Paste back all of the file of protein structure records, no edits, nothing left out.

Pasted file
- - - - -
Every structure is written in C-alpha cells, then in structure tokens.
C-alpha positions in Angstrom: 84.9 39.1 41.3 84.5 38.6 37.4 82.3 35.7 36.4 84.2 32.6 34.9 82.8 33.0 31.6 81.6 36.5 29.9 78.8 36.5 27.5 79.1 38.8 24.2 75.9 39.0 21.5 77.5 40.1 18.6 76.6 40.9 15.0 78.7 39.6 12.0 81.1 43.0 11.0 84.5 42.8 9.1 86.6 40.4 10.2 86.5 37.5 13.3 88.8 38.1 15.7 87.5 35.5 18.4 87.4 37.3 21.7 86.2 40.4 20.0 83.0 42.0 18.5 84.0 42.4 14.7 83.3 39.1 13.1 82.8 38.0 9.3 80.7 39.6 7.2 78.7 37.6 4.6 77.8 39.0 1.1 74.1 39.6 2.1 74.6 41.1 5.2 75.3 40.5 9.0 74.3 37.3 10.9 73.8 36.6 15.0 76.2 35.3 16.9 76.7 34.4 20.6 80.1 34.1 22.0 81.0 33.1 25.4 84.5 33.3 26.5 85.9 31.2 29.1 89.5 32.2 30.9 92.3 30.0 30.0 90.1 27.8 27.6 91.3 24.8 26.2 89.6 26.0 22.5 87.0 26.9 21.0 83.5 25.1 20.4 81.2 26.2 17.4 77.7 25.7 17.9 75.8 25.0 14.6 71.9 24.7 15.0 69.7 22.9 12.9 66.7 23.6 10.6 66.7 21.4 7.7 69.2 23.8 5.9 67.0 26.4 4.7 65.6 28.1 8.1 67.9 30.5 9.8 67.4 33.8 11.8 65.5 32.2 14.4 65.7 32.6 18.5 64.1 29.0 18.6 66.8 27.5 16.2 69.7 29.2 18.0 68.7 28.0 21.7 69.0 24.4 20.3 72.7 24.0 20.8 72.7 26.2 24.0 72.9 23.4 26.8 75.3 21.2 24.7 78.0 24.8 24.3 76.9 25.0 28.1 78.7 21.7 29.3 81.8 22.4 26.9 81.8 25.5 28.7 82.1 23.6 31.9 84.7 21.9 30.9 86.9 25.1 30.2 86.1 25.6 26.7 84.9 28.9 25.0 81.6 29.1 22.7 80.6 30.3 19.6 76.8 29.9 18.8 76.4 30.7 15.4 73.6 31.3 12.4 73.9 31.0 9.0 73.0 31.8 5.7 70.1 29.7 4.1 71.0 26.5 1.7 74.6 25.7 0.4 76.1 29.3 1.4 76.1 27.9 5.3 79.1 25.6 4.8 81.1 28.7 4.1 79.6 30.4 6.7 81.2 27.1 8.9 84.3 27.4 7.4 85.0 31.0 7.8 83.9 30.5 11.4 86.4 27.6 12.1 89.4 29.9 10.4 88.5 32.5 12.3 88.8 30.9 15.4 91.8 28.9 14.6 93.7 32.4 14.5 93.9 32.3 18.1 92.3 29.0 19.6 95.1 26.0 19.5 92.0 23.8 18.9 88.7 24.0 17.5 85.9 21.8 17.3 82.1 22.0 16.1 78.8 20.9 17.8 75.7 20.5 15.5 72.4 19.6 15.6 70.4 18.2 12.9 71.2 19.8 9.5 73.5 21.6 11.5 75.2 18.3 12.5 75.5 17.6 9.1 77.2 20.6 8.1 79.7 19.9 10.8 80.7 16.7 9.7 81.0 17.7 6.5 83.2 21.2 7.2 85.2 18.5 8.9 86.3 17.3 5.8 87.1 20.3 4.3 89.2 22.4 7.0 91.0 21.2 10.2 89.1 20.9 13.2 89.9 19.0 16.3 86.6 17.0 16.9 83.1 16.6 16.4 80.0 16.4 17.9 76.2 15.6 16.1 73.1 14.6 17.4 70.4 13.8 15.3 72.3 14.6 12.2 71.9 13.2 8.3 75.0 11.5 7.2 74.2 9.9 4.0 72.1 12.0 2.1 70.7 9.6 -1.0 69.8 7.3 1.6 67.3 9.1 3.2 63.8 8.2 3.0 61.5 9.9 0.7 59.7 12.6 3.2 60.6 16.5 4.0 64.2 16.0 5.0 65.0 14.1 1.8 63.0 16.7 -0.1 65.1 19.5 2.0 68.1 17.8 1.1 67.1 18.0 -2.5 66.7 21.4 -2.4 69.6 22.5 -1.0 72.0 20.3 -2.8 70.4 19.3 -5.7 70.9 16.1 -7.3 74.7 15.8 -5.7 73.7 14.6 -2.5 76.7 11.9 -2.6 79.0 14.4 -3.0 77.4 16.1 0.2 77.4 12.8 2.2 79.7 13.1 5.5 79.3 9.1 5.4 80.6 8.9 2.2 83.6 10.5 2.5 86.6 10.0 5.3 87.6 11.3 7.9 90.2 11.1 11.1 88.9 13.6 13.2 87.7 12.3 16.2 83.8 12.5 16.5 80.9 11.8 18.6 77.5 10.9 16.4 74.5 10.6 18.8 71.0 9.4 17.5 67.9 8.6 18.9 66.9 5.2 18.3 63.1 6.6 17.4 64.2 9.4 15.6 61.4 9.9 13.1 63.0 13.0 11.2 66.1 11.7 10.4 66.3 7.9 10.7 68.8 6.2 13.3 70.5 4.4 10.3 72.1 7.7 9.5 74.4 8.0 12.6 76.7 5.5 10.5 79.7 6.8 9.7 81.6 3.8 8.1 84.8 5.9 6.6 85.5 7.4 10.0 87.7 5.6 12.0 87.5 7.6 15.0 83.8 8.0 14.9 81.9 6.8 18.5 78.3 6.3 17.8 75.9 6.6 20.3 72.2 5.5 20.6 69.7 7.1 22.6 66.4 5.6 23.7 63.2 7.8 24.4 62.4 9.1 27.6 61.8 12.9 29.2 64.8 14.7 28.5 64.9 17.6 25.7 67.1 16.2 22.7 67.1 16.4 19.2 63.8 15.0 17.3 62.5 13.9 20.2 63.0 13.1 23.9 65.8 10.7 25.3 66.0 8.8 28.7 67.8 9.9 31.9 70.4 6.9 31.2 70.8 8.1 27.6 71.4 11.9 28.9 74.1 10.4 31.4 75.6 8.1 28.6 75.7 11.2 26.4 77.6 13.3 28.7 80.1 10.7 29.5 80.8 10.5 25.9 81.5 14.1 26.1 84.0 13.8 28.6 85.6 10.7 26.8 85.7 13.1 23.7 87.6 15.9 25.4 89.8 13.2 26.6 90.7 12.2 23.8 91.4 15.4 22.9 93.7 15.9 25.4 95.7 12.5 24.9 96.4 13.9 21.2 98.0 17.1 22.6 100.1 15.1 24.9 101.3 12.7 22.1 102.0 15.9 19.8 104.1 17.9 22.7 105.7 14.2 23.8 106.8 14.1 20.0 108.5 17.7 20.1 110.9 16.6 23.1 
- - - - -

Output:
Every structure is written in C-alpha cells, then in structure tokens.
C-alpha positions in Angstrom: 84.9 39.1 41.3 84.5 38.6 37.4 82.3 35.7 36.4 84.2 32.6 34.9 82.8 33.0 31.6 81.6 36.5 29.9 78.8 36.5 27.5 79.1 38.8 24.2 75.9 39.0 21.5 77.5 40.1 18.6 76.6 40.9 15.0 78.7 39.6 12.0 81.1 43.0 11.0 84.5 42.8 9.1 86.6 40.4 10.2 86.5 37.5 13.3 88.8 38.1 15.7 87.5 35.5 18.4 87.4 37.3 21.7 86.2 40.4 20.0 83.0 42.0 18.5 84.0 42.4 14.7 83.3 39.1 13.1 82.8 38.0 9.3 80.7 39.6 7.2 78.7 37.6 4.6 77.8 39.0 1.1 74.1 39.6 2.1 74.6 41.1 5.2 75.3 40.5 9.0 74.3 37.3 10.9 73.8 36.6 15.0 76.2 35.3 16.9 76.7 34.4 20.6 80.1 34.1 22.0 81.0 33.1 25.4 84.5 33.3 26.5 85.9 31.2 29.1 89.5 32.2 30.9 92.3 30.0 30.0 90.1 27.8 27.6 91.3 24.8 26.2 89.6 26.0 22.5 87.0 26.9 21.0 83.5 25.1 20.4 81.2 26.2 17.4 77.7 25.7 17.9 75.8 25.0 14.6 71.9 24.7 15.0 69.7 22.9 12.9 66.7 23.6 10.6 66.7 21.4 7.7 69.2 23.8 5.9 67.0 26.4 4.7 65.6 28.1 8.1 67.9 30.5 9.8 67.4 33.8 11.8 65.5 32.2 14.4 65.7 32.6 18.5 64.1 29.0 18.6 66.8 27.5 16.2 69.7 29.2 18.0 68.7 28.0 21.7 69.0 24.4 20.3 72.7 24.0 20.8 72.7 26.2 24.0 72.9 23.4 26.8 75.3 21.2 24.7 78.0 24.8 24.3 76.9 25.0 28.1 78.7 21.7 29.3 81.8 22.4 26.9 81.8 25.5 28.7 82.1 23.6 31.9 84.7 21.9 30.9 86.9 25.1 30.2 86.1 25.6 26.7 84.9 28.9 25.0 81.6 29.1 22.7 80.6 30.3 19.6 76.8 29.9 18.8 76.4 30.7 15.4 73.6 31.3 12.4 73.9 31.0 9.0 73.0 31.8 5.7 70.1 29.7 4.1 71.0 26.5 1.7 74.6 25.7 0.4 76.1 29.3 1.4 76.1 27.9 5.3 79.1 25.6 4.8 81.1 28.7 4.1 79.6 30.4 6.7 81.2 27.1 8.9 84.3 27.4 7.4 85.0 31.0 7.8 83.9 30.5 11.4 86.4 27.6 12.1 89.4 29.9 10.4 88.5 32.5 12.3 88.8 30.9 15.4 91.8 28.9 14.6 93.7 32.4 14.5 93.9 32.3 18.1 92.3 29.0 19.6 95.1 26.0 19.5 92.0 23.8 18.9 88.7 24.0 17.5 85.9 21.8 17.3 82.1 22.0 16.1 78.8 20.9 17.8 75.7 20.5 15.5 72.4 19.6 15.6 70.4 18.2 12.9 71.2 19.8 9.5 73.5 21.6 11.5 75.2 18.3 12.5 75.5 17.6 9.1 77.2 20.6 8.1 79.7 19.9 10.8 80.7 16.7 9.7 81.0 17.7 6.5 83.2 21.2 7.2 85.2 18.5 8.9 86.3 17.3 5.8 87.1 20.3 4.3 89.2 22.4 7.0 91.0 21.2 10.2 89.1 20.9 13.2 89.9 19.0 16.3 86.6 17.0 16.9 83.1 16.6 16.4 80.0 16.4 17.9 76.2 15.6 16.1 73.1 14.6 17.4 70.4 13.8 15.3 72.3 14.6 12.2 71.9 13.2 8.3 75.0 11.5 7.2 74.2 9.9 4.0 72.1 12.0 2.1 70.7 9.6 -1.0 69.8 7.3 1.6 67.3 9.1 3.2 63.8 8.2 3.0 61.5 9.9 0.7 59.7 12.6 3.2 60.6 16.5 4.0 64.2 16.0 5.0 65.0 14.1 1.8 63.0 16.7 -0.1 65.1 19.5 2.0 68.1 17.8 1.1 67.1 18.0 -2.5 66.7 21.4 -2.4 69.6 22.5 -1.0 72.0 20.3 -2.8 70.4 19.3 -5.7 70.9 16.1 -7.3 74.7 15.8 -5.7 73.7 14.6 -2.5 76.7 11.9 -2.6 79.0 14.4 -3.0 77.4 16.1 0.2 77.4 12.8 2.2 79.7 13.1 5.5 79.3 9.1 5.4 80.6 8.9 2.2 83.6 10.5 2.5 86.6 10.0 5.3 87.6 11.3 7.9 90.2 11.1 11.1 88.9 13.6 13.2 87.7 12.3 16.2 83.8 12.5 16.5 80.9 11.8 18.6 77.5 10.9 16.4 74.5 10.6 18.8 71.0 9.4 17.5 67.9 8.6 18.9 66.9 5.2 18.3 63.1 6.6 17.4 64.2 9.4 15.6 61.4 9.9 13.1 63.0 13.0 11.2 66.1 11.7 10.4 66.3 7.9 10.7 68.8 6.2 13.3 70.5 4.4 10.3 72.1 7.7 9.5 74.4 8.0 12.6 76.7 5.5 10.5 79.7 6.8 9.7 81.6 3.8 8.1 84.8 5.9 6.6 85.5 7.4 10.0 87.7 5.6 12.0 87.5 7.6 15.0 83.8 8.0 14.9 81.9 6.8 18.5 78.3 6.3 17.8 75.9 6.6 20.3 72.2 5.5 20.6 69.7 7.1 22.6 66.4 5.6 23.7 63.2 7.8 24.4 62.4 9.1 27.6 61.8 12.9 29.2 64.8 14.7 28.5 64.9 17.6 25.7 67.1 16.2 22.7 67.1 16.4 19.2 63.8 15.0 17.3 62.5 13.9 20.2 63.0 13.1 23.9 65.8 10.7 25.3 66.0 8.8 28.7 67.8 9.9 31.9 70.4 6.9 31.2 70.8 8.1 27.6 71.4 11.9 28.9 74.1 10.4 31.4 75.6 8.1 28.6 75.7 11.2 26.4 77.6 13.3 28.7 80.1 10.7 29.5 80.8 10.5 25.9 81.5 14.1 26.1 84.0 13.8 28.6 85.6 10.7 26.8 85.7 13.1 23.7 87.6 15.9 25.4 89.8 13.2 26.6 90.7 12.2 23.8 91.4 15.4 22.9 93.7 15.9 25.4 95.7 12.5 24.9 96.4 13.9 21.2 98.0 17.1 22.6 100.1 15.1 24.9 101.3 12.7 22.1 102.0 15.9 19.8 104.1 17.9 22.7 105.7 14.2 23.8 106.8 14.1 20.0 108.5 17.7 20.1 110.9 16.6 23.1 